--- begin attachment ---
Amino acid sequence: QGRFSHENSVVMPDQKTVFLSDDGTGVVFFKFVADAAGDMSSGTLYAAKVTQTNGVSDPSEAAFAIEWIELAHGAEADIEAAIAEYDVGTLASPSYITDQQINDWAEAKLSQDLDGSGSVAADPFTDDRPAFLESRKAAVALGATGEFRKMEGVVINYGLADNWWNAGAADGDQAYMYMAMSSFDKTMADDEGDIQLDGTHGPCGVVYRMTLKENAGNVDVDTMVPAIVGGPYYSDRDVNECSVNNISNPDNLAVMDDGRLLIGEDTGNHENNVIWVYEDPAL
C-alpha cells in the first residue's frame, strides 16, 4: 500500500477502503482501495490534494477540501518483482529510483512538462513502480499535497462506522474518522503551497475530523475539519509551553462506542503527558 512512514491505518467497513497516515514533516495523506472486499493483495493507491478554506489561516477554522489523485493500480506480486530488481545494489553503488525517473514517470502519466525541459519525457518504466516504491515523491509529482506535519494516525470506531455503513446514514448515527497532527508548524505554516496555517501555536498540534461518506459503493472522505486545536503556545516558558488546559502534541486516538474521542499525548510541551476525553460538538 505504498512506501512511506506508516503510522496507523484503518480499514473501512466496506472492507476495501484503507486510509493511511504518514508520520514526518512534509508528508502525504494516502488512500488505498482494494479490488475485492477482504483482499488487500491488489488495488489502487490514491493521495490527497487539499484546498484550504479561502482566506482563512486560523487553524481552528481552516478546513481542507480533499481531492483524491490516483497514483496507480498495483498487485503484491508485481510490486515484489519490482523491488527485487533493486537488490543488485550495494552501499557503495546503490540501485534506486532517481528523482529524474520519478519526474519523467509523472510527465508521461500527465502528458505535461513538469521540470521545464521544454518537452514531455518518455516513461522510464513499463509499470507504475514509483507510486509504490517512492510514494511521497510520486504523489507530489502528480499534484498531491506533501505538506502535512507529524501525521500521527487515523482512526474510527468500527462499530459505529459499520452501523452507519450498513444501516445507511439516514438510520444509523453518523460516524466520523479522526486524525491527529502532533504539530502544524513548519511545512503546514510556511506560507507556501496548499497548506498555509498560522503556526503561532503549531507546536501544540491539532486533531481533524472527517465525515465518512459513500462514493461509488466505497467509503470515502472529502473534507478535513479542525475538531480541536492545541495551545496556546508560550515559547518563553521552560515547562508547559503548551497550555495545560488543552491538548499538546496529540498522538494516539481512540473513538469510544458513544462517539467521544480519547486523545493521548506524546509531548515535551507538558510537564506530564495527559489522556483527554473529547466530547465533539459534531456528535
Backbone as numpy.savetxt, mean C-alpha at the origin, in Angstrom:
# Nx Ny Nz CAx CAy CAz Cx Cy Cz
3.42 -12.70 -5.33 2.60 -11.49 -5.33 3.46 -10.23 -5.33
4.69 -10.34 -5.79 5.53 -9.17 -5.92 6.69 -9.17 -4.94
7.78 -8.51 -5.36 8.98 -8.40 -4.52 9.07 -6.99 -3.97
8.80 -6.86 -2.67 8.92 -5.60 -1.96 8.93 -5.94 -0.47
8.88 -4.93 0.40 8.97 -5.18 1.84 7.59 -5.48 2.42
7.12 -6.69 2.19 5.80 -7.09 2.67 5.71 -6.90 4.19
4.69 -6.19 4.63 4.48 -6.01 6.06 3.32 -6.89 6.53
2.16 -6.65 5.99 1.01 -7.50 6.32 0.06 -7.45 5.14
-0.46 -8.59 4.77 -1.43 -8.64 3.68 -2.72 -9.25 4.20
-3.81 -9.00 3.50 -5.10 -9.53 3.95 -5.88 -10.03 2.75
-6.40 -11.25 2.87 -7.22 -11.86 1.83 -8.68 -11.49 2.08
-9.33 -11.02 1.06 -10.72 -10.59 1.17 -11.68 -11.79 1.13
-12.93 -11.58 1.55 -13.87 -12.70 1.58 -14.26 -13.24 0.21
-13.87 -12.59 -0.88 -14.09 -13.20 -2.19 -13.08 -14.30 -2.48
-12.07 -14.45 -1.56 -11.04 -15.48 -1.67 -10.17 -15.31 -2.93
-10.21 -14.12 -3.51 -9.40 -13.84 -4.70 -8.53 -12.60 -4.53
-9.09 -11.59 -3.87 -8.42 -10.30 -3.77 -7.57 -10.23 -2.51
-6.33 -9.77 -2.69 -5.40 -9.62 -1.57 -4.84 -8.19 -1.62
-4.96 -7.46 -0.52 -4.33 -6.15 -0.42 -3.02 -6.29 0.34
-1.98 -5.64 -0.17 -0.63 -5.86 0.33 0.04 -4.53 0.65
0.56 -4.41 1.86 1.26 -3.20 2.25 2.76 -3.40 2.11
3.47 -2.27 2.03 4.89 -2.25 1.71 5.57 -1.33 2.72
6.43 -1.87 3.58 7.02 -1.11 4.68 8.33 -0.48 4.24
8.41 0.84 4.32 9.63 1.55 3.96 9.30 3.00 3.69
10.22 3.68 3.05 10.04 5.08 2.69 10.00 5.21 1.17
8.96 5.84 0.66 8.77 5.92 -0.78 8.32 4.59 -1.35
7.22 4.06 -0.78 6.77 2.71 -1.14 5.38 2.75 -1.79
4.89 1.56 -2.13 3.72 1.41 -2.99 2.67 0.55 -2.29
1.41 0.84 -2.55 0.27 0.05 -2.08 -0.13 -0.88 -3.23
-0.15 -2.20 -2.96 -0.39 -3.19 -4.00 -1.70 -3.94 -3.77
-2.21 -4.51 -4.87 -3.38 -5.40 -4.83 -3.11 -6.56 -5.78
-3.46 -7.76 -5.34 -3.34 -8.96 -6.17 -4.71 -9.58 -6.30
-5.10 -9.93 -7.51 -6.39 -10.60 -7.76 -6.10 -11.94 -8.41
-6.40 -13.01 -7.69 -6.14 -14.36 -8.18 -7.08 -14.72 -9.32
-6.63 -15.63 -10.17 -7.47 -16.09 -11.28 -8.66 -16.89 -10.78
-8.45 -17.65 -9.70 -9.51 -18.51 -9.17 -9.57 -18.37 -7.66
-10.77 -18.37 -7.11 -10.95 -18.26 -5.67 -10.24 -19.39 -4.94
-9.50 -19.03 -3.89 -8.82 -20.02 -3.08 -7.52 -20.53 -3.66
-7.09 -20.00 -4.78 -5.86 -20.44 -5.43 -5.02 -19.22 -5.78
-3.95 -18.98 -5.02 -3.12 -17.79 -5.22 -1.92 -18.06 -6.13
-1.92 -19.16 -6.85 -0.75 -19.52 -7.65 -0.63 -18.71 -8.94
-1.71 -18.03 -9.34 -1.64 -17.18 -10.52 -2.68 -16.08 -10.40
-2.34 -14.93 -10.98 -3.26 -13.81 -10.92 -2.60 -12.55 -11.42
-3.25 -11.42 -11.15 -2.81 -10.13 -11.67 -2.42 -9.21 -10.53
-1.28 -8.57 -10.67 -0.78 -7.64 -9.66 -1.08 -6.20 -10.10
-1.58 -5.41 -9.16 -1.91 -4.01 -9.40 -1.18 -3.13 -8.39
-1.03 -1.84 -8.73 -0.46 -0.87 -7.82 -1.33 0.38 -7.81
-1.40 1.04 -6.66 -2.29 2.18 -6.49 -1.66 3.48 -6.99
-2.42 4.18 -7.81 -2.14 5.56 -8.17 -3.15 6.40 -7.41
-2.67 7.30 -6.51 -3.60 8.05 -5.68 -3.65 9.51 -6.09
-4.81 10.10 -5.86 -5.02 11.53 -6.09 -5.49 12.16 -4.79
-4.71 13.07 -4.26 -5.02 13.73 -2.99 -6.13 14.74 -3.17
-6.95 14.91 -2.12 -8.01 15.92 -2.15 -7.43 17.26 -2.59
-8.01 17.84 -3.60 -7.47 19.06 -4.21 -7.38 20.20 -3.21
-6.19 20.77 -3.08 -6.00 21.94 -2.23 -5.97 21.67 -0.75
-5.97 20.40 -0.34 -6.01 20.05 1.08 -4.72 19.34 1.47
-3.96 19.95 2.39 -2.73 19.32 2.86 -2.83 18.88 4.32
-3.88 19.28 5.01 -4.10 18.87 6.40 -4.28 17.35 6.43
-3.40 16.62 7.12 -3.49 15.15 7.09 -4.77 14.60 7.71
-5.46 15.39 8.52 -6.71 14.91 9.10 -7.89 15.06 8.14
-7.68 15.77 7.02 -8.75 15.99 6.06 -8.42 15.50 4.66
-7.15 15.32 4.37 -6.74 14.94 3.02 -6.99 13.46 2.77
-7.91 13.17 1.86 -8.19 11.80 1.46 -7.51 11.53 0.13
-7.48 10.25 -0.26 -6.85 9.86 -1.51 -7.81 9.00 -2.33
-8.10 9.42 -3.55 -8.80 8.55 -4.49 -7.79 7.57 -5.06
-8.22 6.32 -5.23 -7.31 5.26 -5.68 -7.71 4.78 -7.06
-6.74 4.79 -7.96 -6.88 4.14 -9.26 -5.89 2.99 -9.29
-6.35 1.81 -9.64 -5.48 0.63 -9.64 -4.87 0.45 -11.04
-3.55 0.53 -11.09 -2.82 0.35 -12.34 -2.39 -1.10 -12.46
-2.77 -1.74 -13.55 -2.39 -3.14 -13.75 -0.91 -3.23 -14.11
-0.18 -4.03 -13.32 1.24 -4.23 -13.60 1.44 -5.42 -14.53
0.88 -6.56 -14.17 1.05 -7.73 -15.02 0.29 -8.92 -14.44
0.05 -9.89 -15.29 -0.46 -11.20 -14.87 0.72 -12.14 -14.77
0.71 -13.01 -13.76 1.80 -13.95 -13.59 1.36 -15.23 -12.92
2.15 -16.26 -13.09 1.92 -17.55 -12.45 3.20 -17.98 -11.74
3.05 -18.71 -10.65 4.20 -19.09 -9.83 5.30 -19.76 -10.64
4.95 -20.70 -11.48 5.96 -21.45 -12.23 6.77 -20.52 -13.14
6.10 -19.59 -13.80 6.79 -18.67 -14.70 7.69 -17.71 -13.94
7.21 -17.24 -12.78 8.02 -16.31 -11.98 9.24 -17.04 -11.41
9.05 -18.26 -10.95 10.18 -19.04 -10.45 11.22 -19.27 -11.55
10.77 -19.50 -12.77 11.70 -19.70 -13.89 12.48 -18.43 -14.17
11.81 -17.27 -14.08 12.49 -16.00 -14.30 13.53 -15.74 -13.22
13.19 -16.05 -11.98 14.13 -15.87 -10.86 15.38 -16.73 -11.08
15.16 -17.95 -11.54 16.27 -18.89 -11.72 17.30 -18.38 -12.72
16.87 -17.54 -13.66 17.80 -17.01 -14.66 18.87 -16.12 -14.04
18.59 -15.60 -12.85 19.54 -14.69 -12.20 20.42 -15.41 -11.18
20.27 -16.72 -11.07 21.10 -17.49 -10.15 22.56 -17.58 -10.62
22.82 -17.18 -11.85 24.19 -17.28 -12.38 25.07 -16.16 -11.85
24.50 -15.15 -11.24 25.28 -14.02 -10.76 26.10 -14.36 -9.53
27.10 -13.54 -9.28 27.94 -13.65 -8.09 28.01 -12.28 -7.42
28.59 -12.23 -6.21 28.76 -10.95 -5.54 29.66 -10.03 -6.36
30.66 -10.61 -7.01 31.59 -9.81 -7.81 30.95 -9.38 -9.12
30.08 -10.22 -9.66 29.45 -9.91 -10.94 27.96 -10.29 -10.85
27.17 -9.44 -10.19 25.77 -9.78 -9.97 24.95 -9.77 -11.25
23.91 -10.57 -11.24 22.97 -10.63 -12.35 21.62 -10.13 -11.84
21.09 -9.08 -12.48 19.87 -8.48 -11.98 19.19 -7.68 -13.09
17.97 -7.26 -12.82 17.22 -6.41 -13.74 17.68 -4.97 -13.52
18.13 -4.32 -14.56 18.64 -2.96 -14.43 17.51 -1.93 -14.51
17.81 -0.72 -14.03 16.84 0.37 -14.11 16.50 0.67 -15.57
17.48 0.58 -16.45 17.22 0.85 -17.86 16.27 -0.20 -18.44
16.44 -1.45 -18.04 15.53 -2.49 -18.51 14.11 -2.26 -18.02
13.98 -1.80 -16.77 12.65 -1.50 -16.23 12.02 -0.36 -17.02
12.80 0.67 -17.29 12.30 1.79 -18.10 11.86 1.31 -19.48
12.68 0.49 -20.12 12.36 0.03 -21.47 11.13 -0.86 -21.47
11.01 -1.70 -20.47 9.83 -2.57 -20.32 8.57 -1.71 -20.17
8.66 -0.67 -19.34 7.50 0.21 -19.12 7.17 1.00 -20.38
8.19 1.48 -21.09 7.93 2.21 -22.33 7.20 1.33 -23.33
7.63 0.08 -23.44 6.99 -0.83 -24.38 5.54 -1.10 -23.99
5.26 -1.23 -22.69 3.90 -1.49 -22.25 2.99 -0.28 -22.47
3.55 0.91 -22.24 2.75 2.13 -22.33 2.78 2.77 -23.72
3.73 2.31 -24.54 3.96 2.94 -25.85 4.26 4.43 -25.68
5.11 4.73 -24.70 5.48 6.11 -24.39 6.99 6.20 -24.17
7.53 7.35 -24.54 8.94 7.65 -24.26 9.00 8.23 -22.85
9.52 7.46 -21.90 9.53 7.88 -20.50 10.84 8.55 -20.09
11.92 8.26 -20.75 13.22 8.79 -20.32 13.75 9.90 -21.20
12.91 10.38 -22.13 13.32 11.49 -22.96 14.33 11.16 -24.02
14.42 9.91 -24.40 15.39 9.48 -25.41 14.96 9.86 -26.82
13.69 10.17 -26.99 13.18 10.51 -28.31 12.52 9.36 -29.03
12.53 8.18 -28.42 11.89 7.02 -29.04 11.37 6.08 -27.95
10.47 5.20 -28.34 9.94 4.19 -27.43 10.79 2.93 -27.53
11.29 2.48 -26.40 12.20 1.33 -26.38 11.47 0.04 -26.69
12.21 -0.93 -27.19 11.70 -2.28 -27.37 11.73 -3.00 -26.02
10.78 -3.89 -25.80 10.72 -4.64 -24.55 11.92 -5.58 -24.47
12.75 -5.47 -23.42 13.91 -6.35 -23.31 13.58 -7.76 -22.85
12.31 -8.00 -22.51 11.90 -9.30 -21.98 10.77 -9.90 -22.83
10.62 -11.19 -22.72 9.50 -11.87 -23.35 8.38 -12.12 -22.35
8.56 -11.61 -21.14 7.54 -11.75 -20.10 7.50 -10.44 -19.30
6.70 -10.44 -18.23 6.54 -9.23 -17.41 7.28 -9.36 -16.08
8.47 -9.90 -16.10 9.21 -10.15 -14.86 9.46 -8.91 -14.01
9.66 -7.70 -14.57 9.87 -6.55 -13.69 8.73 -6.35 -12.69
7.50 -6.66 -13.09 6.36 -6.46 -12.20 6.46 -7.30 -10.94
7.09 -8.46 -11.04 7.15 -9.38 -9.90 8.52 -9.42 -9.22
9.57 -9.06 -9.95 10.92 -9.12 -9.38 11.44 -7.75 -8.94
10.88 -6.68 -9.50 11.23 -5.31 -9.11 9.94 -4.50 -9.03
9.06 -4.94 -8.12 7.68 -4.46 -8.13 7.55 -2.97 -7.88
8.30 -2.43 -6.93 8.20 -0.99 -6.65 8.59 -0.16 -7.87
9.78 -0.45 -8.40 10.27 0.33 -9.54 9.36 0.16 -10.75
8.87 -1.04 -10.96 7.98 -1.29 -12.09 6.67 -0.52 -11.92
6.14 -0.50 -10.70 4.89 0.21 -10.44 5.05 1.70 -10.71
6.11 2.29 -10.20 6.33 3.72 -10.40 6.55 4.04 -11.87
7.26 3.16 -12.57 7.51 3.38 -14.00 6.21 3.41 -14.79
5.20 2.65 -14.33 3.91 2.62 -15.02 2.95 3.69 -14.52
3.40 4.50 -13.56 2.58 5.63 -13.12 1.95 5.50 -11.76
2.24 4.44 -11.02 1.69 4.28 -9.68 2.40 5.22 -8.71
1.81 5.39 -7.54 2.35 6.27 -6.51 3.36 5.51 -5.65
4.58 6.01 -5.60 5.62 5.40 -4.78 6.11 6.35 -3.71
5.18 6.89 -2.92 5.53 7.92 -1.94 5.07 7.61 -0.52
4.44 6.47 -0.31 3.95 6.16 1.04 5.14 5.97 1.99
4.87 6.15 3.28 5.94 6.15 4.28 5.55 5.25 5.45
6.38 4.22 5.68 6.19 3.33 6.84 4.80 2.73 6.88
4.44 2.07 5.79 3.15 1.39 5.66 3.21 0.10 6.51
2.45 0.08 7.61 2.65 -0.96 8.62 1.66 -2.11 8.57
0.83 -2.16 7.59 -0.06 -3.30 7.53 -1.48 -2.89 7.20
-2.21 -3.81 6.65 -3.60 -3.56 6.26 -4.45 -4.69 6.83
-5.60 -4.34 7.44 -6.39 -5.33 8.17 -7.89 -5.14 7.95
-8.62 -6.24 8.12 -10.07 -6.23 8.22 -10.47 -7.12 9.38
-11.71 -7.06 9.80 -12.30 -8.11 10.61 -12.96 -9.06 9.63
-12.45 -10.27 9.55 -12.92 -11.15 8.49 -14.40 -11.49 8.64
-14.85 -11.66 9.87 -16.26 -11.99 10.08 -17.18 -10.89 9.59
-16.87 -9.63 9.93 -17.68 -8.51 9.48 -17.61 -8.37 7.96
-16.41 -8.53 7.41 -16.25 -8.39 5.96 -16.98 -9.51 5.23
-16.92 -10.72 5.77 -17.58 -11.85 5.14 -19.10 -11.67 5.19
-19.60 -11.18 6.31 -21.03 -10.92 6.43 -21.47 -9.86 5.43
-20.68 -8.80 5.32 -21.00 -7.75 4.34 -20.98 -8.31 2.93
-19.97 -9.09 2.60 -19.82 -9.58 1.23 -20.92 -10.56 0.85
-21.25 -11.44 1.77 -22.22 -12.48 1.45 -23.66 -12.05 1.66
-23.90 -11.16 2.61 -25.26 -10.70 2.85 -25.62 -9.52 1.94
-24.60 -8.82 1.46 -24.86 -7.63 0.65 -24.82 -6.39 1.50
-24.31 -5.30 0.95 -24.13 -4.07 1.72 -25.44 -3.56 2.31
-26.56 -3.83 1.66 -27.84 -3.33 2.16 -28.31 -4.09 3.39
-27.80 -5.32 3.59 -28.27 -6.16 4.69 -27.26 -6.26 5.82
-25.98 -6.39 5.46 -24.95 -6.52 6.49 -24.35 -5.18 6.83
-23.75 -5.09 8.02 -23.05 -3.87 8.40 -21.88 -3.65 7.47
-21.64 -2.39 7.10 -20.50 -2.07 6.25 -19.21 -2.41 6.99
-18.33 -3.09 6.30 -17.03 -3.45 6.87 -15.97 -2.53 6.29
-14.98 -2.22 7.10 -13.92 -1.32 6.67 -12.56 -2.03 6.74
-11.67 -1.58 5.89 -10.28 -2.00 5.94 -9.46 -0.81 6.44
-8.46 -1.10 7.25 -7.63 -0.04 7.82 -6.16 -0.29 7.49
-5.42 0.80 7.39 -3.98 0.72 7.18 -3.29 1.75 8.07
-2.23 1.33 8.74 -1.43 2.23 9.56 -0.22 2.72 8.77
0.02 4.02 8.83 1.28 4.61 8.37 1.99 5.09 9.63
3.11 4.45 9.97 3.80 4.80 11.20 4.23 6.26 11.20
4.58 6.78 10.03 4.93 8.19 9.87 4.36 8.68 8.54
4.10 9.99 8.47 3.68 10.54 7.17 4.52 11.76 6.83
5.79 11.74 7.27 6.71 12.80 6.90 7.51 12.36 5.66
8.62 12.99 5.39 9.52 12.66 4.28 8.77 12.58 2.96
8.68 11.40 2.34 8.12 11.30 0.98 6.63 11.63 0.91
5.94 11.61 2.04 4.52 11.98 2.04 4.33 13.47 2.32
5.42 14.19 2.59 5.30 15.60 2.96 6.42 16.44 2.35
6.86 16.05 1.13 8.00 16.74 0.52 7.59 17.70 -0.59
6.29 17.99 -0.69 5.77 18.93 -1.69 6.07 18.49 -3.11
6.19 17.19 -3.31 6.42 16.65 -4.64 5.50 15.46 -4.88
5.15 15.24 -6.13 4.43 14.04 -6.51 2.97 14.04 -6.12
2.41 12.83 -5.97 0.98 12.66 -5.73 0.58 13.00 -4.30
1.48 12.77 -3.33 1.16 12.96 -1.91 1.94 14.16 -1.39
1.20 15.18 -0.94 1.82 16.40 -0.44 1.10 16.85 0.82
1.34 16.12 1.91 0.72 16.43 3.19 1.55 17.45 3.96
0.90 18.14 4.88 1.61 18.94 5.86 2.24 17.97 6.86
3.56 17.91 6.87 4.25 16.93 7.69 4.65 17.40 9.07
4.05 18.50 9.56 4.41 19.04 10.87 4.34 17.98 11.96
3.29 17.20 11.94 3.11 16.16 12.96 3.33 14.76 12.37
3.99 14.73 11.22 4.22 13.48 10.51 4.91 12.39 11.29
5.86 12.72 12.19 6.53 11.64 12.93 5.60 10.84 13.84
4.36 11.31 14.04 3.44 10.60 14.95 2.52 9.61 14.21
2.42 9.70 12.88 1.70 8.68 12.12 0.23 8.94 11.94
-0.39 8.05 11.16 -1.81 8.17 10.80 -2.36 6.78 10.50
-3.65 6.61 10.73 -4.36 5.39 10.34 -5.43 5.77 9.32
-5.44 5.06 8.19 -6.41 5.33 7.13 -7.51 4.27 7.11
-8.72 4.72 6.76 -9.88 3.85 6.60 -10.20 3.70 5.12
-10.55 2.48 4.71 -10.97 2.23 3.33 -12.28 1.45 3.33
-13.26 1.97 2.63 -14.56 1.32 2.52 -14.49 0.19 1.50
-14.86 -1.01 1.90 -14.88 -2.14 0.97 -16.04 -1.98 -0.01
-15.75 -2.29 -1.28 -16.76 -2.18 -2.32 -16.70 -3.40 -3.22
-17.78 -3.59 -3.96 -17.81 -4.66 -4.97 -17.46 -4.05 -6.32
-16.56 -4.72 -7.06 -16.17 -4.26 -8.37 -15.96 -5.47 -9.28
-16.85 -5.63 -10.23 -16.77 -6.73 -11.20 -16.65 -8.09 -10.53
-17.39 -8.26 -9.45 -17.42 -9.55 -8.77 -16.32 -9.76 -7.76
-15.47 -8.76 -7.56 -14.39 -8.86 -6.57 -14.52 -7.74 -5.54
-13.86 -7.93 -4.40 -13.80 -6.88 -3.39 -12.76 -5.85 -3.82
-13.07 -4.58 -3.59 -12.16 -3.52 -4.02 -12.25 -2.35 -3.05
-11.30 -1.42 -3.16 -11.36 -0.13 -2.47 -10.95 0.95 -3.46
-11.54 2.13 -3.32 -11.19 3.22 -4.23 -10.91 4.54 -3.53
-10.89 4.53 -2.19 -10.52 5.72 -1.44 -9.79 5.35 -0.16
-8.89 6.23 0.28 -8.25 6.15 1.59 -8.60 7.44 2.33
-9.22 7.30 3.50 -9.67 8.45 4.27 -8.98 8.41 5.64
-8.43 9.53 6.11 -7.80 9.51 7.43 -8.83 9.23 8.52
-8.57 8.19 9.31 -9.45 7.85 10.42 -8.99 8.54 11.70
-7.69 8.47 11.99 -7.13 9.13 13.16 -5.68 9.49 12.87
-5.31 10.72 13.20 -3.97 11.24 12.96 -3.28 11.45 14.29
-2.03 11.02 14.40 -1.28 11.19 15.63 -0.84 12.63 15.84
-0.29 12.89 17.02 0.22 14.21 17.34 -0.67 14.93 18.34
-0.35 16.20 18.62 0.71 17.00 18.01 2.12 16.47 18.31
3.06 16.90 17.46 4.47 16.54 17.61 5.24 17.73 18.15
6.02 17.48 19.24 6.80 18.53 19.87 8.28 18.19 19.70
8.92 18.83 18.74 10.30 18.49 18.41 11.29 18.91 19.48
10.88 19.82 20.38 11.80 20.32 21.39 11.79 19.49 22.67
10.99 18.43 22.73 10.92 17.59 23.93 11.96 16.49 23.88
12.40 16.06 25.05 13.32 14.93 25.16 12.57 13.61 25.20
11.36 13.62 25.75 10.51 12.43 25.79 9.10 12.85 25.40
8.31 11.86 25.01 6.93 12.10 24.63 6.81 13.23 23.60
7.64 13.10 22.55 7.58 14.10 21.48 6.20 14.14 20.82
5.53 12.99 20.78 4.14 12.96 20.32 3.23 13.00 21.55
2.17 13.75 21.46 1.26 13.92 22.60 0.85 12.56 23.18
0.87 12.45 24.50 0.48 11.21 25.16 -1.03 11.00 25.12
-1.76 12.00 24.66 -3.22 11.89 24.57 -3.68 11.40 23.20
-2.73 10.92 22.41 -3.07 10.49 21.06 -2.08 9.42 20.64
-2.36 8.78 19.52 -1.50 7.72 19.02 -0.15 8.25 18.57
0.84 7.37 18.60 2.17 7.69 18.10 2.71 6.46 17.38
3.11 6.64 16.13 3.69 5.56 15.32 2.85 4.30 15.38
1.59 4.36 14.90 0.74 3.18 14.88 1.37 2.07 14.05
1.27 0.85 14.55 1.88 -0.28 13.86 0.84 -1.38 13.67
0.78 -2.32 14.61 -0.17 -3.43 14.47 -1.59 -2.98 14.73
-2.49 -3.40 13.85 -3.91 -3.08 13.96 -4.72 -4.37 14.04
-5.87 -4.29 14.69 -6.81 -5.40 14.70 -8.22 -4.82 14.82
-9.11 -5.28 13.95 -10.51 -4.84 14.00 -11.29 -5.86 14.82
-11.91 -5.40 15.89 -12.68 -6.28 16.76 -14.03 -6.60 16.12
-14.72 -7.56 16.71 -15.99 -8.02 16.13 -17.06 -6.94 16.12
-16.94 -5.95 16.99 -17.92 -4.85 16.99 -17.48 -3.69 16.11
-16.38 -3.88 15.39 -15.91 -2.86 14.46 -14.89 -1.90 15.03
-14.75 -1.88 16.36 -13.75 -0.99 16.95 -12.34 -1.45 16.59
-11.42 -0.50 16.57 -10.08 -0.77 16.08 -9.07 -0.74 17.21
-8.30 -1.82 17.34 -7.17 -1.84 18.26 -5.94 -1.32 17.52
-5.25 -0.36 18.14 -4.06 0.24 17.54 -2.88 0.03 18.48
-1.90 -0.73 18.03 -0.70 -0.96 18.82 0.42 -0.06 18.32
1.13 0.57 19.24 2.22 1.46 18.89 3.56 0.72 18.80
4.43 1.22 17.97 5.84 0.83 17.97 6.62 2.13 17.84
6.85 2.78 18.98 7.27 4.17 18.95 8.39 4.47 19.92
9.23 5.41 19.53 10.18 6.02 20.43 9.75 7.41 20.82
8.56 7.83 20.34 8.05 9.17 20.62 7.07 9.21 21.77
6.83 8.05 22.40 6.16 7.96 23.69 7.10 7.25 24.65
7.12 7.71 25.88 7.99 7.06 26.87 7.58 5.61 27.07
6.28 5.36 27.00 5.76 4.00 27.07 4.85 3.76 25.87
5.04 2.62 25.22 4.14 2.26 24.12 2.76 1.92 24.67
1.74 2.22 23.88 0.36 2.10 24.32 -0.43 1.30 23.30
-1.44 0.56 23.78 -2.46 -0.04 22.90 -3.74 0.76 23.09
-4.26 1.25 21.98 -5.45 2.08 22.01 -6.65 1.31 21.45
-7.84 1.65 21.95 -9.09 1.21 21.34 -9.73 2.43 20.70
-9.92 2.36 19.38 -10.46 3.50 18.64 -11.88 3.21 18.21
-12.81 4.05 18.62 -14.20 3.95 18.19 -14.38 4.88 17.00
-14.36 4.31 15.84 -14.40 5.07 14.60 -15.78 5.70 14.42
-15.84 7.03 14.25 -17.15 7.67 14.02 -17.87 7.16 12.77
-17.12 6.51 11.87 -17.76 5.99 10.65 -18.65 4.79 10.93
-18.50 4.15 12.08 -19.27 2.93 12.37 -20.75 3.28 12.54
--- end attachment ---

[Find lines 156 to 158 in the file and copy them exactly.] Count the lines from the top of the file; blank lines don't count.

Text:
2.45 0.08 7.61 2.65 -0.96 8.62 1.66 -2.11 8.57
0.83 -2.16 7.59 -0.06 -3.30 7.53 -1.48 -2.89 7.20
-2.21 -3.81 6.65 -3.60 -3.56 6.26 -4.45 -4.69 6.83